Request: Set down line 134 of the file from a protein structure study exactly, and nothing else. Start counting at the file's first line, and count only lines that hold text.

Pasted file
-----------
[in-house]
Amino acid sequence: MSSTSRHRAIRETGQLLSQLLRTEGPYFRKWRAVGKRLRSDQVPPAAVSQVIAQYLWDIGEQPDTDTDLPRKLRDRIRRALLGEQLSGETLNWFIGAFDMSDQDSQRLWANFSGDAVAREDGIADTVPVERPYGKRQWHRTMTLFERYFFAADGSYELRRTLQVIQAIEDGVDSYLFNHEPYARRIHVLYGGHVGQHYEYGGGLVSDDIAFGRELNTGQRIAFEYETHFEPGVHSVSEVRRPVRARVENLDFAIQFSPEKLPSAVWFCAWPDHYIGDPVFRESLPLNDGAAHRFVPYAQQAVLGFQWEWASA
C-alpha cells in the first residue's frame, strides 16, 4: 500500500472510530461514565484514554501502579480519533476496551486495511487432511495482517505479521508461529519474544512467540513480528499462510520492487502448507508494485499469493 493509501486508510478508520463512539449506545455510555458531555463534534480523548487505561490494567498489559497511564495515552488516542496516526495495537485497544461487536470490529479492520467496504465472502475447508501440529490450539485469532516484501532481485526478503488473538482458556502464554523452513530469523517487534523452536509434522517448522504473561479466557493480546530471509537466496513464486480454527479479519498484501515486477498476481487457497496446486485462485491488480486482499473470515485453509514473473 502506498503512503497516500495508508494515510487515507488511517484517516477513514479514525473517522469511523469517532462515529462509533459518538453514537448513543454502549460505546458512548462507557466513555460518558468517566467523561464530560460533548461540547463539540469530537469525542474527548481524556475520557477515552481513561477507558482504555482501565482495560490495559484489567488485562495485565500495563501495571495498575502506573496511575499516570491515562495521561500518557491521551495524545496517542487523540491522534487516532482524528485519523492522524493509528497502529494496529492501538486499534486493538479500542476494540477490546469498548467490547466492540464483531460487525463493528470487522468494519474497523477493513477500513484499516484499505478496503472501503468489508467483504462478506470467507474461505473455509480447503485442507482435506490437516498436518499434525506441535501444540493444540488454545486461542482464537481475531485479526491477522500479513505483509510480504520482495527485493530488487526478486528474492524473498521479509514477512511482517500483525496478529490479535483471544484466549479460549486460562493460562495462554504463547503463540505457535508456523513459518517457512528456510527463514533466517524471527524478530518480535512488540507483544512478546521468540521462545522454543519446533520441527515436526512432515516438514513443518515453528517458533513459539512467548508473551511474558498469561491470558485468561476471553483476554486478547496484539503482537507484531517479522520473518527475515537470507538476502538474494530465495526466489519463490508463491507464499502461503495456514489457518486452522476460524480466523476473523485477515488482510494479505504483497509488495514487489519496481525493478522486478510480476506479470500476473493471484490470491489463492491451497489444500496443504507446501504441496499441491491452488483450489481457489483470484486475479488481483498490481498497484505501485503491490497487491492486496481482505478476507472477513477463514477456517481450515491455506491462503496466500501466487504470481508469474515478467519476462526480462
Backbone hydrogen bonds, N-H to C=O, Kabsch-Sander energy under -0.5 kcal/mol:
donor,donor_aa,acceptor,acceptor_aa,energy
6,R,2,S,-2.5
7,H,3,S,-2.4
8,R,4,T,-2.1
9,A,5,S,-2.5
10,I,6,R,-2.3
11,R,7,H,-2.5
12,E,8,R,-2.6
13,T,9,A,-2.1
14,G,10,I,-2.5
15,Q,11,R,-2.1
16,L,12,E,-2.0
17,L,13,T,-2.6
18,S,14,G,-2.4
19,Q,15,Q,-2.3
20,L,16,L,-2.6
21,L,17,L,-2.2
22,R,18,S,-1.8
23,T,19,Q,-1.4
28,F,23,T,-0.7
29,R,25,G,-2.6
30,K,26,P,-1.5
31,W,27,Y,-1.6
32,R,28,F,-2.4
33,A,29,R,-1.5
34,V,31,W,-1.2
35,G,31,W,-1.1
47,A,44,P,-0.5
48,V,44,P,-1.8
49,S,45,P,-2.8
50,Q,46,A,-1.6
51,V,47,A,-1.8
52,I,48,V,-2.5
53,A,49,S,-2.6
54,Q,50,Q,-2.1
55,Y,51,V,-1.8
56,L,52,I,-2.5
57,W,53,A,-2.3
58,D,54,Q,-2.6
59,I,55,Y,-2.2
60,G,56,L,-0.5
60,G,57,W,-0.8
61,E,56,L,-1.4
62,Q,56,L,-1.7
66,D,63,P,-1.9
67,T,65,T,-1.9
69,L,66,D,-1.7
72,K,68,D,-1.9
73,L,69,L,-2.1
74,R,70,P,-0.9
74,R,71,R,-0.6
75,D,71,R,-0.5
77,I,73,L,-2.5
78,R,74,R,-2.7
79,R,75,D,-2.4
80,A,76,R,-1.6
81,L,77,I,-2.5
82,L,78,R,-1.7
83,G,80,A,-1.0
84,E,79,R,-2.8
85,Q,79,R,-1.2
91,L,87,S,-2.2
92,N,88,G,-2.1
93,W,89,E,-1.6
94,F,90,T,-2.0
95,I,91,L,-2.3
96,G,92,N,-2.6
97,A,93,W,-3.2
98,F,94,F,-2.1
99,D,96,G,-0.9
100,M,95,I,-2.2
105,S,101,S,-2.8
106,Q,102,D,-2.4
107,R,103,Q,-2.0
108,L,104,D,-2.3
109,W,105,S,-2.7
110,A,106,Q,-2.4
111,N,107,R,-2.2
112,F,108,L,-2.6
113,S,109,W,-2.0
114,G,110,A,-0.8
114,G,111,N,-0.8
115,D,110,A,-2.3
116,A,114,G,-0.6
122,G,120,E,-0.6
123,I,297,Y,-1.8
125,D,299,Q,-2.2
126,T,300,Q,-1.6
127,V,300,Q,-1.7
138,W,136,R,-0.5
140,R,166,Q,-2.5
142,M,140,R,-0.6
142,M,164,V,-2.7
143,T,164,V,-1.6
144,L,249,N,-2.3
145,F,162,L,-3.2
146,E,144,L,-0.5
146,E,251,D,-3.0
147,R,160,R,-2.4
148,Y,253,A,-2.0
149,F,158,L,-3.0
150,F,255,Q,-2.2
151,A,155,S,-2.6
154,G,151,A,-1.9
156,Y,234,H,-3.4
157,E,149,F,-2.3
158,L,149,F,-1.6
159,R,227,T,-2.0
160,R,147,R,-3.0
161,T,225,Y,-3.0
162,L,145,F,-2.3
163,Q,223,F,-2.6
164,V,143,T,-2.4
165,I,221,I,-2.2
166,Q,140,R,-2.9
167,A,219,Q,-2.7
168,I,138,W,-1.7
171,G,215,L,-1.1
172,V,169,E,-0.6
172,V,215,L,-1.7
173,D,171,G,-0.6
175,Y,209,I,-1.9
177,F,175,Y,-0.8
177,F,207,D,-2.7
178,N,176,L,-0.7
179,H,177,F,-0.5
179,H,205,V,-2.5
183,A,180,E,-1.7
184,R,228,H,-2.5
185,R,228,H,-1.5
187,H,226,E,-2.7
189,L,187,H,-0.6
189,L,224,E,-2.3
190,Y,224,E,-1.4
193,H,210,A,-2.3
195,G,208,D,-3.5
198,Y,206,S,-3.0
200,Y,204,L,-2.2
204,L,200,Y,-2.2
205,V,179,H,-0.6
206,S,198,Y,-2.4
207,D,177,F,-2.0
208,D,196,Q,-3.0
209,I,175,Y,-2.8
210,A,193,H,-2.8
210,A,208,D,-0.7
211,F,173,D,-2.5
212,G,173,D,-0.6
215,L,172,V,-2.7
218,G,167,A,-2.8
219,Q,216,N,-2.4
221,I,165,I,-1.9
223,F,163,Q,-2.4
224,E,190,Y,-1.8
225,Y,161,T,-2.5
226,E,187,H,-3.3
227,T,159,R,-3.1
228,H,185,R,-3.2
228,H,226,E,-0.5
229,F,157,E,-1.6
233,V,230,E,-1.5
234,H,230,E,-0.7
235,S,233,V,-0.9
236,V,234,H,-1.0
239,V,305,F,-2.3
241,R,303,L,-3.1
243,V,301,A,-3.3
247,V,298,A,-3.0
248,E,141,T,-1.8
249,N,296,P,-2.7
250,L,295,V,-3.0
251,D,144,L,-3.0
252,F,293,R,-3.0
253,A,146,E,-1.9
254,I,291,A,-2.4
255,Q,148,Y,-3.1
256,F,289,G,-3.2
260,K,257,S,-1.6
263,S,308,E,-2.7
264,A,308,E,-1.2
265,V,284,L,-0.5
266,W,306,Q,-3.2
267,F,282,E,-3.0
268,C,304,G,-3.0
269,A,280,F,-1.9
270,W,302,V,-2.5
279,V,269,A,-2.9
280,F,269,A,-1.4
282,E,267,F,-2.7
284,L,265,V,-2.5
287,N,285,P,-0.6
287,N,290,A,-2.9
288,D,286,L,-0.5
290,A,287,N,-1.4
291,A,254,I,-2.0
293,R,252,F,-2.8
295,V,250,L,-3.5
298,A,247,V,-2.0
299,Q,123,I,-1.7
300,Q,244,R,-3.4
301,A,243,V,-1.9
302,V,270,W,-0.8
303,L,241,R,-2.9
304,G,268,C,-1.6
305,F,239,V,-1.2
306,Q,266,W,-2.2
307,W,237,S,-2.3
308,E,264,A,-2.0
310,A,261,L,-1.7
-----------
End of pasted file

185,R,228,H,-1.5